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Nigerian leader appoints new military commanders

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MICHELLE FAUL | January 16, 2014 06:15 AM EST | AP

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LAGOS, Nigeria (AP) — In a major shakeup of the high command of Nigeria's military which is battling an Islamic uprising, President Goodluck Jonathan appointed an air force officer from the troubled northeast Thursday as his new top military commander, and new chiefs of the army, air force and navy.

Air Marshal Alex S. Badeh, 57, has the top job as chief of defense staff and services, with immediate effect, according to a statement. Badeh had been chief of air services since 2012. It did not say what will happen to his predecessor, Adm. Ola Sa'ad Ibrahim, who had headed the military since 2012.

Maj. Gen. Kenneth Tobiah Jacob Minimah is the new chief of army staff. Rear Adm. Usman O. Jibrin takes over the navy and the new chief of air staff is Vice Marshal Adesola Nunayon Amosu.

Several other senior army officers got new assignments last month.

Badeh takes over as Africa's biggest oil producer battles Islamic extremists in the northeast. Badeh's home state of Adamawa as well as neighboring Borno and Yobe states have been under a state of emergency since May. Thousands of security forces deployed to the area quickly drove Boko Haram insurgents out of major urban centers but there has been a resurgence in attacks recently.

On Tuesday, a car bomb exploded in a busy commercial center of Maiduguri, the Borno state capital that is the birthplace of Boko Haram. At least 43 people were killed, according to a mortuary official who said some bodies were burned beyond recognition.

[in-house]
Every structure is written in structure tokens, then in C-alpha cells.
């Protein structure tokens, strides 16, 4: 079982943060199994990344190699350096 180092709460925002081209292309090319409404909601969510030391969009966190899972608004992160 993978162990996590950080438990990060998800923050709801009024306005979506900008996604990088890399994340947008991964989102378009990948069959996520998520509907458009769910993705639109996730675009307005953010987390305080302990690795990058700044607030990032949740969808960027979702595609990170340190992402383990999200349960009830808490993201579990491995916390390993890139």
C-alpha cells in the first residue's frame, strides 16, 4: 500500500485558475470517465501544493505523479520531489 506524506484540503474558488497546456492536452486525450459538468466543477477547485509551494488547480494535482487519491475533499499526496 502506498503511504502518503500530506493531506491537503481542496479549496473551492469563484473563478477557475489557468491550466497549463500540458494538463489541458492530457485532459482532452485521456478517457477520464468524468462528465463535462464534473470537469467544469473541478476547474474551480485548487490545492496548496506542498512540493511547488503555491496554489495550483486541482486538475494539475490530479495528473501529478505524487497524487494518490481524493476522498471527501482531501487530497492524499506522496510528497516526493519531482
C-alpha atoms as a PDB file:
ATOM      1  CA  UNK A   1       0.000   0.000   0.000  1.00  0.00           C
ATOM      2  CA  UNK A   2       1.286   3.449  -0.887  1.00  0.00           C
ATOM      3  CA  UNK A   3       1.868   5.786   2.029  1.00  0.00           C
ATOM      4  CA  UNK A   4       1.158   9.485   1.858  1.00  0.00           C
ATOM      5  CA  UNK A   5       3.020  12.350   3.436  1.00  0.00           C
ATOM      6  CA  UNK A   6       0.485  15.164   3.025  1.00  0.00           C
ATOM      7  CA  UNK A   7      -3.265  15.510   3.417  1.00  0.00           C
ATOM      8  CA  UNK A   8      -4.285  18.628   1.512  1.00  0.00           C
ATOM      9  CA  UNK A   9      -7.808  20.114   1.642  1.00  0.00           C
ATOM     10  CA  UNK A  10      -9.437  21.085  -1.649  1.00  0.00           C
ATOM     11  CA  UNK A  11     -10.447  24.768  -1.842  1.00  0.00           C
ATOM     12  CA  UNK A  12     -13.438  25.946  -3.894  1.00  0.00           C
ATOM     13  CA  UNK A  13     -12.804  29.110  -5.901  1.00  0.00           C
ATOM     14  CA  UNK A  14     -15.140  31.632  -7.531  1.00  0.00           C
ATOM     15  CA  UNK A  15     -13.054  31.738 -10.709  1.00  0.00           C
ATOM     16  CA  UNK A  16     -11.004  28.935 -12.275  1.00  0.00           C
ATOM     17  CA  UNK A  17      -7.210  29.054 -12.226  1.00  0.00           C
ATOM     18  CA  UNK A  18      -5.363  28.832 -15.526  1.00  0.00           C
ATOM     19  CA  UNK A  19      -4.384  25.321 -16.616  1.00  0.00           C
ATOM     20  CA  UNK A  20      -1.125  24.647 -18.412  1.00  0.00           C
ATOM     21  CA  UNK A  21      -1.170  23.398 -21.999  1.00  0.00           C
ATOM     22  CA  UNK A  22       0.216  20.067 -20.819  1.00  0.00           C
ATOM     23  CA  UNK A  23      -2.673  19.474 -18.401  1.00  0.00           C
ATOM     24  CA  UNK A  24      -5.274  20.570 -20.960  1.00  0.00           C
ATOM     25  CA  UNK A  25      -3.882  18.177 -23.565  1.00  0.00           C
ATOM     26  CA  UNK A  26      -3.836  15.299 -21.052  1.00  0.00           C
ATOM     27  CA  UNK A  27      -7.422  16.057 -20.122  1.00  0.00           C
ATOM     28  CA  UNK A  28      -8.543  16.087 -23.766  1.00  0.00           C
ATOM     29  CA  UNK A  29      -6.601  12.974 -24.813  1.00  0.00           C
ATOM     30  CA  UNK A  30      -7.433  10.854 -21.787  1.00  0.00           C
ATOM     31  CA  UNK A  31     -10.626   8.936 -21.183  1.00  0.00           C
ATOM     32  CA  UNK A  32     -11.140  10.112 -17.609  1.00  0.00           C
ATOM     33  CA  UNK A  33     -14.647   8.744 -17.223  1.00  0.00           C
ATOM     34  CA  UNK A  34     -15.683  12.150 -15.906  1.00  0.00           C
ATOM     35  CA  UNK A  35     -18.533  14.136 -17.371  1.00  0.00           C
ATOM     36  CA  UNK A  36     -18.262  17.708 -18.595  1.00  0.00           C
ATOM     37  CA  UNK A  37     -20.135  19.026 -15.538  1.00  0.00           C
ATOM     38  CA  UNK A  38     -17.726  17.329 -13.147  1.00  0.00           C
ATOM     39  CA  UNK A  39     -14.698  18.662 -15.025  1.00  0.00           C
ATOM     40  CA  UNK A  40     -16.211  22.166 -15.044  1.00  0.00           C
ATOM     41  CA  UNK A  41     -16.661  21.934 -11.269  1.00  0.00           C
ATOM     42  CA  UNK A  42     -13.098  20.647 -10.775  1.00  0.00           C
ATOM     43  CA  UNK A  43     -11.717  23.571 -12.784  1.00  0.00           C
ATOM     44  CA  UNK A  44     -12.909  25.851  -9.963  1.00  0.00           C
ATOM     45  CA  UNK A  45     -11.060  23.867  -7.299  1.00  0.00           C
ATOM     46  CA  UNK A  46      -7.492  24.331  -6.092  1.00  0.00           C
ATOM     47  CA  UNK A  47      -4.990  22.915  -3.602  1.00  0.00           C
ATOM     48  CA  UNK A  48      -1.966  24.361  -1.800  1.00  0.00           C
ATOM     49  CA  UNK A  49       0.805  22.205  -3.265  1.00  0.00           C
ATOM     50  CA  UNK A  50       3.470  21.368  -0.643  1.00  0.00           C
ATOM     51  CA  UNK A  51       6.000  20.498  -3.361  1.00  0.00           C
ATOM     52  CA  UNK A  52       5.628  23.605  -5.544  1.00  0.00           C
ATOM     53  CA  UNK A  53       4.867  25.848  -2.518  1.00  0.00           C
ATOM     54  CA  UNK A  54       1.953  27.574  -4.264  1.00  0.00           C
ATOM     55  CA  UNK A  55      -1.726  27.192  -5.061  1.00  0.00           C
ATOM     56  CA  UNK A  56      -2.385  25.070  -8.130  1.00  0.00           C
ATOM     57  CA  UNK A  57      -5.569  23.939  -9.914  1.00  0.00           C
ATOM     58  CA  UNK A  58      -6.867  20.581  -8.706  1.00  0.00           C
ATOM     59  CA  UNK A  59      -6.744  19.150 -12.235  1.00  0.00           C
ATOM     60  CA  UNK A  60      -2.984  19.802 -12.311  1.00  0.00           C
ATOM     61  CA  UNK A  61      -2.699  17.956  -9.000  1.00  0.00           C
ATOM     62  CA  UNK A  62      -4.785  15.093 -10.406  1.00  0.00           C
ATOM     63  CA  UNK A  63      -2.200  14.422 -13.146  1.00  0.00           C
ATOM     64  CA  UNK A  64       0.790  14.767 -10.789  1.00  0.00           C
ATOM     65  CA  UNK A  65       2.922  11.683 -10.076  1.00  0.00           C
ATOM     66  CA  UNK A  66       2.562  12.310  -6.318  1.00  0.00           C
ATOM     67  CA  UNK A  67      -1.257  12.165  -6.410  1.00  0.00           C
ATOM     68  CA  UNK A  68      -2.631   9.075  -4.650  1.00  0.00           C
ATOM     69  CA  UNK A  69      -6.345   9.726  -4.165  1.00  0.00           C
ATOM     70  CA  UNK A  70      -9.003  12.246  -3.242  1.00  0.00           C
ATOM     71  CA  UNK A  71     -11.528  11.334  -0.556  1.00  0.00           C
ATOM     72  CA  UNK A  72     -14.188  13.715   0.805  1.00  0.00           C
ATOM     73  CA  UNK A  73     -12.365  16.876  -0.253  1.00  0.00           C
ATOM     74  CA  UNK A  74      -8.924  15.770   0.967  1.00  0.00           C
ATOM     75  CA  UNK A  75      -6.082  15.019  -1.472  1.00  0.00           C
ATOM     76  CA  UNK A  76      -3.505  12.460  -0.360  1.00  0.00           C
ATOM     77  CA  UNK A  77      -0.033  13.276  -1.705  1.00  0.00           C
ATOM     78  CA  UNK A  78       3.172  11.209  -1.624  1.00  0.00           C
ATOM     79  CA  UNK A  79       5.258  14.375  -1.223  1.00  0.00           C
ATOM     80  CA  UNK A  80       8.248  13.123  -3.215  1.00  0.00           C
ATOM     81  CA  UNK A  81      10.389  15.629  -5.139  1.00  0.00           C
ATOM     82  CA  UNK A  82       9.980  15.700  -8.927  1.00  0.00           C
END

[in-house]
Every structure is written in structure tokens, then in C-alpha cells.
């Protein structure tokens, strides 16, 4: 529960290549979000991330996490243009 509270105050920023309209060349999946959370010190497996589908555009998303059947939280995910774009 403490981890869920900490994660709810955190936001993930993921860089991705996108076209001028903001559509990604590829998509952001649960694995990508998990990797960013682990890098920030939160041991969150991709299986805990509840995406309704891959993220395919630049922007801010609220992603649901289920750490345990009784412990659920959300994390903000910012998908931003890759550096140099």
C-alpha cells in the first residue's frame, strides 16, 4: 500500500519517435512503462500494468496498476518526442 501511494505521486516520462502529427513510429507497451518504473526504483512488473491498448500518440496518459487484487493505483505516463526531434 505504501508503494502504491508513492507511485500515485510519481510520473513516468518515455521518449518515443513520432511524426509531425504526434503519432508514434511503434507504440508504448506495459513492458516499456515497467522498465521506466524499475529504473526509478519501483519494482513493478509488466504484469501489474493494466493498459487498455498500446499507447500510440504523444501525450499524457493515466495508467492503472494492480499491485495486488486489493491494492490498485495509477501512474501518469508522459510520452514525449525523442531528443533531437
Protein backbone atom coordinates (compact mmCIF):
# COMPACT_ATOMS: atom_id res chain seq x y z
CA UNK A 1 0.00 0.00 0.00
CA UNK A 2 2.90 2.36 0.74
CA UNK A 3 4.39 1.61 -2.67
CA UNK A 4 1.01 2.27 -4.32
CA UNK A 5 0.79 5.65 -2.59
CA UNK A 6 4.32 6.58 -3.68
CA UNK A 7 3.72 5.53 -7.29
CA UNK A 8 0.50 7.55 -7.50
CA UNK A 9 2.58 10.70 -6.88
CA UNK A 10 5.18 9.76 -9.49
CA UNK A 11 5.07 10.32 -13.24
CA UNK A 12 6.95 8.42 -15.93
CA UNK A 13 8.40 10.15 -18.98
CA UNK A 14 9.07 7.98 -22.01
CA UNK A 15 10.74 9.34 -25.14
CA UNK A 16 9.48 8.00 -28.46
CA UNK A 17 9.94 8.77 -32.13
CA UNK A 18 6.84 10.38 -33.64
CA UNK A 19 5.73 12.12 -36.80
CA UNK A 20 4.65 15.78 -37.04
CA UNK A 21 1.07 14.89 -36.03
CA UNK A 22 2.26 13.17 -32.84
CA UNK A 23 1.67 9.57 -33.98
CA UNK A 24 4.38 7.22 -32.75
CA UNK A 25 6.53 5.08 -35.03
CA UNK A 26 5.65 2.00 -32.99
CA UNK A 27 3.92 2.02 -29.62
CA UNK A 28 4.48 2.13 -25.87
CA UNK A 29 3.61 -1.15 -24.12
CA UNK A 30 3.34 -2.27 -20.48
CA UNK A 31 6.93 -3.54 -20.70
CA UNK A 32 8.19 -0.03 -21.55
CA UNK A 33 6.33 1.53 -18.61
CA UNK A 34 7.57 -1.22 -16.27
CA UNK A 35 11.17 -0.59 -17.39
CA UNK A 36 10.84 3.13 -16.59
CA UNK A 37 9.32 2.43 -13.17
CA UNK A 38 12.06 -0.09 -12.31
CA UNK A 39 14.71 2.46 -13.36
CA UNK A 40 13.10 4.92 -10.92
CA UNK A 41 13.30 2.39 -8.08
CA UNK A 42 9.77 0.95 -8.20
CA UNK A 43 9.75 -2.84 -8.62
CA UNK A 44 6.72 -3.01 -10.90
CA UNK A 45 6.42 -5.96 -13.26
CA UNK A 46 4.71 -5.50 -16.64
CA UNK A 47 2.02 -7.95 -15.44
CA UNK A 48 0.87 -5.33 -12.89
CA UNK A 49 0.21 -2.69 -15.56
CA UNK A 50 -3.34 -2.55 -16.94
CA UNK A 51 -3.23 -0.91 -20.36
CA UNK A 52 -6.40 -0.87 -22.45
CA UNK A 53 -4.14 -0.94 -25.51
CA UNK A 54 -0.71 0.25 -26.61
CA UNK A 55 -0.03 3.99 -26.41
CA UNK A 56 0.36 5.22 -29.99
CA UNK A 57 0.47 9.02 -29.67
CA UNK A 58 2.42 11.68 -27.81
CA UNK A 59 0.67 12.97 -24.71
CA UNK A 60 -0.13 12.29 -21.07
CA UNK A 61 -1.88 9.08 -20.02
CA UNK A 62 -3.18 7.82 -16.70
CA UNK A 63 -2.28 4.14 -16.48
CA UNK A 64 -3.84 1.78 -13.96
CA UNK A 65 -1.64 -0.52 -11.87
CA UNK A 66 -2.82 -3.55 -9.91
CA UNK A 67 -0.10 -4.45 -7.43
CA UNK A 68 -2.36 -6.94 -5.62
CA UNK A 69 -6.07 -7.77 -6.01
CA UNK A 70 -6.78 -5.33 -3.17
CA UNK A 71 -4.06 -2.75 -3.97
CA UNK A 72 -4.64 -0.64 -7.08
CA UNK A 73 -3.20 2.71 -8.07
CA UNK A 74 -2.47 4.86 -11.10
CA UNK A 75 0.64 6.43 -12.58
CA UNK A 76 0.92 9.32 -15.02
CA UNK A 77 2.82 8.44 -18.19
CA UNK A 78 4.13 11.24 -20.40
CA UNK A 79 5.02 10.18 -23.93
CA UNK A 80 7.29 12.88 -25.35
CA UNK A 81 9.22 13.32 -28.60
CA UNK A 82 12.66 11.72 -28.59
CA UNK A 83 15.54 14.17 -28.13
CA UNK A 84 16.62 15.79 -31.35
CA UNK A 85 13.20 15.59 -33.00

On Dec. 2, hundreds of Boko Haram fighters in trucks and a stolen armored personnel carrier attacked an air force base and a separate army barracks on the outskirts of Maiduguri in one of the insurgent group's most daring attacks. Two helicopters and three military aircraft were set ablaze and destroyed.

Such embarrassments to the military have raised questions about possible collusion. Jonathan himself has charged that there are Boko Haram sympathizers in his government and among security forces.

A U.S. travel advisory issued earlier in January said, "Late 2013 saw an increase in Boko Haram attacks and clashes with Nigerian government security forces in northern Nigeria. ... Boko Haram is known to descend on whole towns, robbing banks and businesses, attacking police and military installations, and setting fire to private homes."

Thousands of people have been killed since the uprising that began in 2009. It has become the biggest threat to the security and cohesion of Nigeria, which has more than 160 million people. The extremists say they want to impose Islamic Shariah law across all of Nigeria, which has about equal numbers of Muslims who dominate the north and Christians who live mainly in the south.

In the group's highest-profile attack, a Boko Haram member detonated a car bomb at the U.N. headquarters in Nigeria's capital, Abuja, on Aug. 26, 2011, killing 25 people and wounding more than 100. The United States last year designated Boko Haram a terrorist organization.